The efficiency of the core techniques in tree modeling probability of collecting in either of the two
is judged by their ability to detect individual trees. catchments. Watershed segmentation locates the
Segmentation subdivides an image into its constituent catchment basins and ridgelines  and applies these
regions or objects on the discontinuity and similarity ideas to the grayscale image.
properties of pixels . Morphological filtering can The grayscale image is considered as a topological
extract image components that are useful in the surface, where the pixel values are interpreted as
representation and description of regional shape. As a heights. We can detect individual trees and estimate
result, we were able to detect individual trees with tree height with local maximum filtering after
LiDAR data, using various techniques. watershed segmentation using the gradient magnitude.
3.3.1 Region –growing & Watershed Segmentation 3.3.2 Morphological Filtering
Region-growing segmentation is a procedure that If a structuring element with a specified radius is used
groups pixels or subregions into larger regions based in morphological opening filtering of the NDSM,
on predefined criteria. This starts with a set of seed those areas of the NDSM in which the disk structuring
points, and from these, regions grow by appending to element does not fit when pressed underneath the
each seed those neighboring pixels that have surface, such as the tops of individual conical or
properties similar to the seed points . ellipsoidal tree crowns, will be removed through the
The local maximum filter detects a point that has opening operation. Top-hat filtering means subtracting
values greater than any of its eight neighborhood the opened surface from the original surface. The tops
values. The pixels that have the local maximum value of tree crowns remain in the NDSM, but the areas of
are the seed points . The eight pixels around a seed other parts are removed. A thresholding operator is
point are compared with the seed point pixel. If the able to convert a top-hat filtered image into a binary
values are similar to the seed, the pixels can be placed one. Binary morphological opening filtering with a
in the same region. The areas of the same label circular structuring element is sequentially applied to
correspond in this model to individual tree crowns. eliminate noise. These filtered operations can be
In geographical terminology, a watershed is the ridge carried out with a suitable structuring element to
that divides areas drained by different river systems. extract individual trees. Tree height is then estimated
The geographical area draining into a river or reservoir by local maximum filtering.
is called a catchment basin. If rain falls on a surface, it
is clear that water would collect in such basins. Rain
falling on the watershed ridgeline has equal 4 Result and Analysis
Proceedings of the 7th WSEAS International Conference on Signal, Speech and Image Processing, Beijing, China, September 15-17, 2007 171
The accuracy in assessment of the number of trees and We only considered the trees that could be definitely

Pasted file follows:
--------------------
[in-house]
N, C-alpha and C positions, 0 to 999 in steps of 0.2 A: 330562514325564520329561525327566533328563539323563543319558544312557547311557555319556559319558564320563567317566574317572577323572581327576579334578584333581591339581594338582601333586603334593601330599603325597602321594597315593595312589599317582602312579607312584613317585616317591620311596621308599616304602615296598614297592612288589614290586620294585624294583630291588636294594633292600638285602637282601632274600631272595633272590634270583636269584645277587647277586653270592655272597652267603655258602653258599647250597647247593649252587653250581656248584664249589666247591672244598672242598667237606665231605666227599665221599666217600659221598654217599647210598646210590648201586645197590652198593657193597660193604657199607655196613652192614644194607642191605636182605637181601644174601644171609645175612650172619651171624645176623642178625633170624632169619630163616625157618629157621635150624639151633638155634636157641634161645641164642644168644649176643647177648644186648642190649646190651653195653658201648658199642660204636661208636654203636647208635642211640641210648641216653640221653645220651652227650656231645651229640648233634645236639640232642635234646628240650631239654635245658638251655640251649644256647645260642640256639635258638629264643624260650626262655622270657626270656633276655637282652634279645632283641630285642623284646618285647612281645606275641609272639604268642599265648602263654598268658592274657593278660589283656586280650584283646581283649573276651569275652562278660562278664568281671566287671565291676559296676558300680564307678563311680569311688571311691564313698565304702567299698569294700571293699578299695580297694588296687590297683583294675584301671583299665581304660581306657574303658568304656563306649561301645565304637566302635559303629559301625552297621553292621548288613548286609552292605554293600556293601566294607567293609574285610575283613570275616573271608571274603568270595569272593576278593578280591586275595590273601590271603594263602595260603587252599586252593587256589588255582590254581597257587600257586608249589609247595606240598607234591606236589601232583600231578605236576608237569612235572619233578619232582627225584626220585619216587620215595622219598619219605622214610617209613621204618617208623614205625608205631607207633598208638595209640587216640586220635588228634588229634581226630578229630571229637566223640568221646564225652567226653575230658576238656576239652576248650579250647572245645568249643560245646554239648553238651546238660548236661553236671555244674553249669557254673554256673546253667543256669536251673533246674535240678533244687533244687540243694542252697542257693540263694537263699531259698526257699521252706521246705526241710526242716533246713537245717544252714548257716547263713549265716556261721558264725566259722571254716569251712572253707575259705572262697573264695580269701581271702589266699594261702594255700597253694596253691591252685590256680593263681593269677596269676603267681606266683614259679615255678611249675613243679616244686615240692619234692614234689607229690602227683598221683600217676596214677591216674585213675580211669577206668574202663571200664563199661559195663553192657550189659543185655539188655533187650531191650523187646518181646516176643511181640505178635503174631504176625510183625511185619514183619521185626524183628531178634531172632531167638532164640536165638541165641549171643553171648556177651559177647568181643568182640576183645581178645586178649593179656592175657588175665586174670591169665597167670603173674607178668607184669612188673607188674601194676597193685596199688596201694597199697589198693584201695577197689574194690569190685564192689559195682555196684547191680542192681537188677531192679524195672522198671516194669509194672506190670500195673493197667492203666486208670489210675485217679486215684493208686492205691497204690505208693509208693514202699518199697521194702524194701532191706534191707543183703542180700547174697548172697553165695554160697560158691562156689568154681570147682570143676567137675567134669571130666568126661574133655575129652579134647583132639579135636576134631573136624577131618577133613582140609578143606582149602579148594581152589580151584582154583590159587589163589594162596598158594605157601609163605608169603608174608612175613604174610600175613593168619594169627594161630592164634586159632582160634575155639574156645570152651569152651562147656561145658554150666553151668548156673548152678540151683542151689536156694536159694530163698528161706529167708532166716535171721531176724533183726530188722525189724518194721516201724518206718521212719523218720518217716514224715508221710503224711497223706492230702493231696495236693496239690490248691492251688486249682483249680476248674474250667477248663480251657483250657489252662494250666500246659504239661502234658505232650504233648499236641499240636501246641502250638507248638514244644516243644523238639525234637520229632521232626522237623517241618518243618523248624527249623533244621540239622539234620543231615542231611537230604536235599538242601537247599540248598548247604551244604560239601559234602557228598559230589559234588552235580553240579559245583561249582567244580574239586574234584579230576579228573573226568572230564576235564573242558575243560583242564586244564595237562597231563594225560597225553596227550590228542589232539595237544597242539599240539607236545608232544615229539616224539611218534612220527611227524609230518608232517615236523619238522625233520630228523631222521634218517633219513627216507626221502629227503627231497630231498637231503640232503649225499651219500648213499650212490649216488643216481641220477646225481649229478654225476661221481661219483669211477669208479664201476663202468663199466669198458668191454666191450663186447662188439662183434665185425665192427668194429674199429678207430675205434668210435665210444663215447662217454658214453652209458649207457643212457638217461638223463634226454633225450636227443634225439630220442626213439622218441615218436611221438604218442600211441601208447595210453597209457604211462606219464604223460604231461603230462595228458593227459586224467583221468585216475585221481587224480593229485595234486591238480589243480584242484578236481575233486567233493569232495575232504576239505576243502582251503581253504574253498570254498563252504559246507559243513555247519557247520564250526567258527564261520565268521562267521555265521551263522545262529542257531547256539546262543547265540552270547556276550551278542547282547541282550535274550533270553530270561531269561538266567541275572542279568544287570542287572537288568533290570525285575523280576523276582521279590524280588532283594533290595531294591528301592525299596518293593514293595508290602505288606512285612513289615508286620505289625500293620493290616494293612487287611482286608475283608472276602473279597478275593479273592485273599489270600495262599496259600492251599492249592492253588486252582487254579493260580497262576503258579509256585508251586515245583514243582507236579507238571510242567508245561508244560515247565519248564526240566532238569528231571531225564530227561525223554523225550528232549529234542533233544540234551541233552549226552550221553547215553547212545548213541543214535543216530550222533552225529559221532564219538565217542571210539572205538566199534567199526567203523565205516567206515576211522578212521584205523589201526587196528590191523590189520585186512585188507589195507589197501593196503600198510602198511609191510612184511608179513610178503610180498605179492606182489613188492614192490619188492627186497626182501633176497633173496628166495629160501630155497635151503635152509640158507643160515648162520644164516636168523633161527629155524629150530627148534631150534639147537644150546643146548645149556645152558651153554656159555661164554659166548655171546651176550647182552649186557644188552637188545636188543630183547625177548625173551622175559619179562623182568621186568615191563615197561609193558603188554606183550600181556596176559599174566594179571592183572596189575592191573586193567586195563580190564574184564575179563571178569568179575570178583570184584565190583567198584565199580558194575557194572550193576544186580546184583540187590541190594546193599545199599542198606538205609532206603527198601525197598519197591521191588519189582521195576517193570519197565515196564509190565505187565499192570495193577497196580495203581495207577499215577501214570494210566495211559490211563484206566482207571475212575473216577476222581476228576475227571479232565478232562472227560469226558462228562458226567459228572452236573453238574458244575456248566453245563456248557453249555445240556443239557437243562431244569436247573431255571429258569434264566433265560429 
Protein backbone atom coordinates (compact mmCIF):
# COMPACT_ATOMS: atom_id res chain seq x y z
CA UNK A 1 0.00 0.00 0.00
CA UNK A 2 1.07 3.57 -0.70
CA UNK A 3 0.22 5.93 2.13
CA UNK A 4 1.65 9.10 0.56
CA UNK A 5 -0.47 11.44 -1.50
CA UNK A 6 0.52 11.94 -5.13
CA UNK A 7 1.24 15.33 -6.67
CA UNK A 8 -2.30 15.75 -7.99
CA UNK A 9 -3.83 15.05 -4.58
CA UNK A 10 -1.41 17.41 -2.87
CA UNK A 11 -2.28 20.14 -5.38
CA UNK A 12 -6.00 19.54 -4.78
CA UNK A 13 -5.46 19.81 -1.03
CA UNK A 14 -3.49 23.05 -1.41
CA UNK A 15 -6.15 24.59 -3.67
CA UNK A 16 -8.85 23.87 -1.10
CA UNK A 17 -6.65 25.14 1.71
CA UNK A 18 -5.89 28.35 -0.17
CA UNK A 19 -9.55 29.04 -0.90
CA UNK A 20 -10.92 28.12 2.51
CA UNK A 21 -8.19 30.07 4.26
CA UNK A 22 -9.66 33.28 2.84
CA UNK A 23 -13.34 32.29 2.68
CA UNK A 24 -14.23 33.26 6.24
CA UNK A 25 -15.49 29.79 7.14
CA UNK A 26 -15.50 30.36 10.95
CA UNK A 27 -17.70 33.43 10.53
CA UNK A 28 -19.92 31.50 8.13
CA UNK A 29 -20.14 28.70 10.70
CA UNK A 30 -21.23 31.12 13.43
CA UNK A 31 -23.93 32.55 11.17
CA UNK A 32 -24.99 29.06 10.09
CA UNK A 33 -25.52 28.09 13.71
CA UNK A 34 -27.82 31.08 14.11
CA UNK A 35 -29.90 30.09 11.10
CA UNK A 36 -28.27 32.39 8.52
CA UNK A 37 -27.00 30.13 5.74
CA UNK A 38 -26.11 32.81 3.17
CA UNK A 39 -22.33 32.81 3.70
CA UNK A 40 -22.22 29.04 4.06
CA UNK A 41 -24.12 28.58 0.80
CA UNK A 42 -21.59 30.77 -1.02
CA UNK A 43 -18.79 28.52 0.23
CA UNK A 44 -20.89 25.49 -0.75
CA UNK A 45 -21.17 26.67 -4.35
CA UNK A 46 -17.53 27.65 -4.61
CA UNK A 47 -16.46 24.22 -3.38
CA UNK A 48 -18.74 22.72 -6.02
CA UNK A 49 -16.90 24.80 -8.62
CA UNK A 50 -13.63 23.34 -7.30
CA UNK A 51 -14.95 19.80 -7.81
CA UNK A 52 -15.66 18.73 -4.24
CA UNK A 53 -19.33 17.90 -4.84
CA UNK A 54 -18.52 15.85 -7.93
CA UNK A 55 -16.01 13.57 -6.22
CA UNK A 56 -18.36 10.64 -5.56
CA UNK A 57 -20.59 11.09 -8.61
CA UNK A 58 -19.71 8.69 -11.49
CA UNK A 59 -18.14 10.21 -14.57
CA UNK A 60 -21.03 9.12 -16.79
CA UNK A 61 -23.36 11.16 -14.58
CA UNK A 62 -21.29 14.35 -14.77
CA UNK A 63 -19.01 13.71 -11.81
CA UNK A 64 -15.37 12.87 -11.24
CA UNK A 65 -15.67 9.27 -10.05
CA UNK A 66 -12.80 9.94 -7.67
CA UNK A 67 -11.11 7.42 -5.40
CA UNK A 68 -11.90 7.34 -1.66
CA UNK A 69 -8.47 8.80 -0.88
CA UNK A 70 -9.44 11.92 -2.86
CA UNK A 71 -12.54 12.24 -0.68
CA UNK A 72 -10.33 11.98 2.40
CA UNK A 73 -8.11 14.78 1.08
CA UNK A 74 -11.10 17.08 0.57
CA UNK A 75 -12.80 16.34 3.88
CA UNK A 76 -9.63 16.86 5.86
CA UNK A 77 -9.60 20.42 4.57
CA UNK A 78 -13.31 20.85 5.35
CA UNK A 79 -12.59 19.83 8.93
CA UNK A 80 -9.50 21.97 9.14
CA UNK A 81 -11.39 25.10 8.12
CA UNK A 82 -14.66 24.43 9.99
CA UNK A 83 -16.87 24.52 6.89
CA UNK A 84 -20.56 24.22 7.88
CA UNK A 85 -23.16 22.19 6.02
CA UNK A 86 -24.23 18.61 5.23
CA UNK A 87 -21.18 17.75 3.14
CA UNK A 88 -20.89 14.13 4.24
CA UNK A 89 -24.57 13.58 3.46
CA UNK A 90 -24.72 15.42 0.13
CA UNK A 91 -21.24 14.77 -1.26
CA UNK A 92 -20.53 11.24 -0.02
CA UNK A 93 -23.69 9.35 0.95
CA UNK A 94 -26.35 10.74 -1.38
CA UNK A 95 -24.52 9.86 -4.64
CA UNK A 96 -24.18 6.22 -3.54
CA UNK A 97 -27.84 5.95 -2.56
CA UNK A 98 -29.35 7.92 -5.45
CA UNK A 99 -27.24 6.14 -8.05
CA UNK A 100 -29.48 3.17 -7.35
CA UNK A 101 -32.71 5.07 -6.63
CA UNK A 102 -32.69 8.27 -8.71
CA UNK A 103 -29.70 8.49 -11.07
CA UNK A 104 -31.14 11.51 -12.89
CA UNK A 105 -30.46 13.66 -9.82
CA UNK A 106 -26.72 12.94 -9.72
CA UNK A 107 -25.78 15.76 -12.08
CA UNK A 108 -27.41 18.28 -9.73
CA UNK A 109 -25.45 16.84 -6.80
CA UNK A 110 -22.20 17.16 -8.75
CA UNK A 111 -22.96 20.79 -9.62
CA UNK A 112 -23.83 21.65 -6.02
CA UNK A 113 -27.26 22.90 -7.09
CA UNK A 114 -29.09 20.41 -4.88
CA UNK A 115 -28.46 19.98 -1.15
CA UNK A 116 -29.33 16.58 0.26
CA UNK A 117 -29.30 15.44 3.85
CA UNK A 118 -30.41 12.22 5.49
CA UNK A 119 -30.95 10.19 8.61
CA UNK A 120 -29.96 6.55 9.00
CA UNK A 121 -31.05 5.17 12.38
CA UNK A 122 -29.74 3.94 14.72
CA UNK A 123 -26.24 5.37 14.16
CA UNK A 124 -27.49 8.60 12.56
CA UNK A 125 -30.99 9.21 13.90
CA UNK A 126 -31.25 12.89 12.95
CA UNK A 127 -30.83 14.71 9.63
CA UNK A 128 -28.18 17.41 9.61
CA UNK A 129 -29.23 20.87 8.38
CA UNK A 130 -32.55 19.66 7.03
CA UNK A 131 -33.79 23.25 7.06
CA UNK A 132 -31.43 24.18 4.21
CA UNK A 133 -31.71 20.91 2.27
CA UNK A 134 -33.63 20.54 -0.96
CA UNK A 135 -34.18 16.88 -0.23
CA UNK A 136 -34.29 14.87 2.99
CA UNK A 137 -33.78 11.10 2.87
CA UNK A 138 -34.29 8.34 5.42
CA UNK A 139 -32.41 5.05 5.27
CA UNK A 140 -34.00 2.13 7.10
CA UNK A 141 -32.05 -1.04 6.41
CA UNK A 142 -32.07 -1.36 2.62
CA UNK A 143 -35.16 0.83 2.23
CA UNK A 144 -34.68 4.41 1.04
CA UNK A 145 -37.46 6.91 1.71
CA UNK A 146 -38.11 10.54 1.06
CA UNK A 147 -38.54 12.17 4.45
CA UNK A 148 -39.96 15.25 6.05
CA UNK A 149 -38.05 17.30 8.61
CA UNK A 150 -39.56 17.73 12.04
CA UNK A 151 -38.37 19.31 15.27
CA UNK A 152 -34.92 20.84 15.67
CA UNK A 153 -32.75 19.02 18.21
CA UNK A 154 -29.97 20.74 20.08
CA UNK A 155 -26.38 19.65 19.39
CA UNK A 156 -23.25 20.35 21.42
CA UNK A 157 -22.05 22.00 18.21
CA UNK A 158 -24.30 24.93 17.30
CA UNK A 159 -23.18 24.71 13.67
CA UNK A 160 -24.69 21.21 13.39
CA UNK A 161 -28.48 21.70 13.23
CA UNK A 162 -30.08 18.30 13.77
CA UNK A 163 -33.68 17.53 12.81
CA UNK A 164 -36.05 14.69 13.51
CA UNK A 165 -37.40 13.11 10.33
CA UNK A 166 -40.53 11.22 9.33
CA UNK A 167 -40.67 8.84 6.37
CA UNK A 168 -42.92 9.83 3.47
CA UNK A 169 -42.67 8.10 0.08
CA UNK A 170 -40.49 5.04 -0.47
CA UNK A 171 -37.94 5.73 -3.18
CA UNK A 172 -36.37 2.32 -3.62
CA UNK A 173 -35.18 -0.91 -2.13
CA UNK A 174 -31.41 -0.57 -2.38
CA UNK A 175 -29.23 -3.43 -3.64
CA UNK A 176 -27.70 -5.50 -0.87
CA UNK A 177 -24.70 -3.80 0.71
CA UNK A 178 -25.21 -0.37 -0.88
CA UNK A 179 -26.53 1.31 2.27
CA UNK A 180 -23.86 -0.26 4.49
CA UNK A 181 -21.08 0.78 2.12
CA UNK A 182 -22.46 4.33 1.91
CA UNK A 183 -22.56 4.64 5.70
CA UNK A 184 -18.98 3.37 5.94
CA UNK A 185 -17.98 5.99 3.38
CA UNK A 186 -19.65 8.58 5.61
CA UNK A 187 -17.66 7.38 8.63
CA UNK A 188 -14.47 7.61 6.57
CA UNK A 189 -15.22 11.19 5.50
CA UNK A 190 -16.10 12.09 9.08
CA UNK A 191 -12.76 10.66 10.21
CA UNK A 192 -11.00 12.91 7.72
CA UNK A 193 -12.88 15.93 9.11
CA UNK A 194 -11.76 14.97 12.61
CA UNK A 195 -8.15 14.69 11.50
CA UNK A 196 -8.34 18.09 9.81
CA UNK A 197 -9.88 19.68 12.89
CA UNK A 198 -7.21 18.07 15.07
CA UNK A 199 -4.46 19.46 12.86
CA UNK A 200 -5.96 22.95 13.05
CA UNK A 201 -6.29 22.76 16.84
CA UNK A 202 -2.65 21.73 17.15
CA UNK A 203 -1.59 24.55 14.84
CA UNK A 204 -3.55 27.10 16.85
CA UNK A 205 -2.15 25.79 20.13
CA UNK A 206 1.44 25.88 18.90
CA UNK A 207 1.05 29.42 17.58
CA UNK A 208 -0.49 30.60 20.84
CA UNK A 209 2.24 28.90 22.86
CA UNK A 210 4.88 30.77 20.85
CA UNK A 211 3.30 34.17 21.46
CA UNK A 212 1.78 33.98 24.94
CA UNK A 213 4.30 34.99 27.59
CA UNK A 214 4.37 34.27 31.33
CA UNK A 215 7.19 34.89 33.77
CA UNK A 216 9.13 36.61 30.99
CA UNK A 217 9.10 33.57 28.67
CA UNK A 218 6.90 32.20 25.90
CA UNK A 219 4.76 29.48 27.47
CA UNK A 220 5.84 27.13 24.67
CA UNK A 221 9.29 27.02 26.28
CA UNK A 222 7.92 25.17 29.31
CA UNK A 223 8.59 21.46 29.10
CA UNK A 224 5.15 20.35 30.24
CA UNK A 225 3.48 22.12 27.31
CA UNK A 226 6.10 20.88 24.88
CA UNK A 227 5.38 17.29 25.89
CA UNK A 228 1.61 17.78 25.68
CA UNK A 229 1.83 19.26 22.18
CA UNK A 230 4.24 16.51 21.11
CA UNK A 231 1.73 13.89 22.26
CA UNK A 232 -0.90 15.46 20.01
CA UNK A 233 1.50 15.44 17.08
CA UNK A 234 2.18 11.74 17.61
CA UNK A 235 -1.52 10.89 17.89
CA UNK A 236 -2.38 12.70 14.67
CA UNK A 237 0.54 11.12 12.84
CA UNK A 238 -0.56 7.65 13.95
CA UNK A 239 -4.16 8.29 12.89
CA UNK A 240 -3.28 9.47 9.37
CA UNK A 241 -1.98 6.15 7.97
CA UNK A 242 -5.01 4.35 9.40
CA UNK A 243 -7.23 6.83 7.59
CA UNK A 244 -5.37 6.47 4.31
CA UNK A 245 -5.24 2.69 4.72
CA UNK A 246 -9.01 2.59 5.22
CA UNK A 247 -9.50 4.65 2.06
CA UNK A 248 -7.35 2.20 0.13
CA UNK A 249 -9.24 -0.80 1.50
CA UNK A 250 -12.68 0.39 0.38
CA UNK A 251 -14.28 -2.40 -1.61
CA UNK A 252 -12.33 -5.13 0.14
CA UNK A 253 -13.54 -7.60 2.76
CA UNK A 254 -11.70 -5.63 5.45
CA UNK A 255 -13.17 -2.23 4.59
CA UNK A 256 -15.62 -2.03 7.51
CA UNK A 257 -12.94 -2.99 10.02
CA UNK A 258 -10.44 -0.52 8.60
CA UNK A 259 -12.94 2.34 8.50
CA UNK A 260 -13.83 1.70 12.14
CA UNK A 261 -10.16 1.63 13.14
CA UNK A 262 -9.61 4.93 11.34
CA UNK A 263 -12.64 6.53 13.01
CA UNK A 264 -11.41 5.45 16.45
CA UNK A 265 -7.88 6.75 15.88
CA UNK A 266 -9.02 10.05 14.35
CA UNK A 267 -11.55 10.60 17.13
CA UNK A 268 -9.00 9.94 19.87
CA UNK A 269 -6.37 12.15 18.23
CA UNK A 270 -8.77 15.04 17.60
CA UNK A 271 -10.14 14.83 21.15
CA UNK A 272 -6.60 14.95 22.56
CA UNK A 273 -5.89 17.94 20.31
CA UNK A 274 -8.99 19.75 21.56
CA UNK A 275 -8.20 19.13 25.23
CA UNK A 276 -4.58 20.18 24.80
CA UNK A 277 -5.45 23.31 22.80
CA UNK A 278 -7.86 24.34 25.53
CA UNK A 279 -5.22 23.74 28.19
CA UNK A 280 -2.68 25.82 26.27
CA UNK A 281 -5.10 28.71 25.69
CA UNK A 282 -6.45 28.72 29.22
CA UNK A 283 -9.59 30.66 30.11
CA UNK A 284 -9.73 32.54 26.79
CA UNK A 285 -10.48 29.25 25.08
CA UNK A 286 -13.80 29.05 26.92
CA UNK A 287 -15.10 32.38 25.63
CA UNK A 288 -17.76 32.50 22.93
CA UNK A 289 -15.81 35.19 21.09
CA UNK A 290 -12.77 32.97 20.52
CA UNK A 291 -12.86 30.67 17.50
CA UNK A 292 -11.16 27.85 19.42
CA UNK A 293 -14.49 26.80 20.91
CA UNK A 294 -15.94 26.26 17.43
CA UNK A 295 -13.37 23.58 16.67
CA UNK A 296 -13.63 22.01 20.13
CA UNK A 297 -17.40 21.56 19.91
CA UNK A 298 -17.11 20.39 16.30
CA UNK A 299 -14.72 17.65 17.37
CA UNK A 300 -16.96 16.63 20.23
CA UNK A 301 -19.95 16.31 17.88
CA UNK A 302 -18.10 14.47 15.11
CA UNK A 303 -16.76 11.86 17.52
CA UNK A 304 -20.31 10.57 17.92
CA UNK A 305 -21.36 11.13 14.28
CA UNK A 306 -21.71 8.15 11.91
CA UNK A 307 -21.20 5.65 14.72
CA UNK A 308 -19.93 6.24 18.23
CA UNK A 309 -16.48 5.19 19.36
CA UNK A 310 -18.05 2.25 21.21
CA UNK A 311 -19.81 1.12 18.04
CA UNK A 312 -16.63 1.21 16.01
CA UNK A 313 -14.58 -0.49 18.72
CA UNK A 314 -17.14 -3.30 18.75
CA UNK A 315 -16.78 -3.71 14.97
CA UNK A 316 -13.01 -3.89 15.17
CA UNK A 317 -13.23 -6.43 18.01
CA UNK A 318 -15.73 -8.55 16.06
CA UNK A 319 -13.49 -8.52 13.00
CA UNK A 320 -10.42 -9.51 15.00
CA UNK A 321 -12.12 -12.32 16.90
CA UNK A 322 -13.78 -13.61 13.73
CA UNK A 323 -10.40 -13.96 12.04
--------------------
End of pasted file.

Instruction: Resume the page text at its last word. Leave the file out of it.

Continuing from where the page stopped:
tree height had to be tested because field conditions in identified for individual tree-height accuracy testing.
each test-plot were different and the pine trees were The same trees were chosen to compare the two data
densely crowded. The estimated forest information sets accurately and easily. A few trees were not seen in
was compared with field data using statistical the image because of error in our model. Height error
techniques. possibly occurred through interpolation of grid data
from the LiDAR data following the signal not being
4.1 Ther Number of Trees reflected precisely from the treetops. A further
Because of the variation in plot areas, estimated tree possible reason could be the limited number of
numbers were compared with field observation by observations and the small size of plots. Accordingly,
calculating tree numbers per unit area. we must select a method appropriate to the image
In the field, the forest trees are densly grouped. Not a character to achieve tree modeling.
few trees, which cannot be detected form the aerial
system, are hidden around higher trees. Additionally, Table 3. T-test result of group tree height
we only considered the needle-leaf trees in the study P (T ≤ t )
Watershed Region-growing Morphological
After rejecting the plots with noise, R2 greatly segmentation segmentation filtering
increased in the linear regression model. We can 1 0.8666 0.2286 0.5748
verify that the result for the watershed algorithm was 2 0.5245 0.3693 0.4985
the most accurate, but has instability. Morphological 3 0.5302 0.3025 0.4760
filtering has a stable algorithm, whereas the 4 0.2119 0.5079 0.2905
region-growing algorithm is neither accurate nor
stable. The important point is that the field data closely
correlated with the estimated values for the unchanged
forest region. 5 Conclusion
Each method has a characteristic error. The watershed In this paper, we compared the three-methods of
algorithm overestimates the number of treetops region-growing segmentation, watershed
whereas the region-growing and morphological segmentation, and morphological filtering. We tested
algorithms are each sensitive to parameters. their accuracy in terms of numbers and heights. The
Additional error is caused when LiDAR data are NDSM was created by a morphological opening
converted into a grid by interpolation. operation on LiDAR data and aerial photography that
allowed tree region extraction. By using the
Table 1. R 2 f the number of trees segmentation and morphological methods with
Method R 2 ( After rejecting 3,4,5 plots)
two-type data, the number and height mean of trees
Watershed were calculated. Accuracy assessment showed
segmentation watershed segmentation to be the best tree-modeling
Region-growing estimator whereas the region-growing algorithm gave
Morphological the least less satisfactory result.
Filtering A limitation of this research we have to note is that
segmentation and filtering methods used are very
image dependent. To be more specific, the parameters
4.2 Tree Height were not defined automatically, but empirically
The tree-height accuracy assessment was a following a trial and error process. Systematic error
comparison of the estimated mean with field additionally comes from the remote sensgin system
observations. that may degrade the research quality. Further study is
For accuracy assessment, we discriminated between thus needed to develop a new method that is robust to
mean estimated tree height and mean observed value the types of images used and their corresponding
for a T-test in each plot. Table 2 shows the result. The parameters.
result of the T-test for five plots concluded that the
estimated tree height related to observed field data at a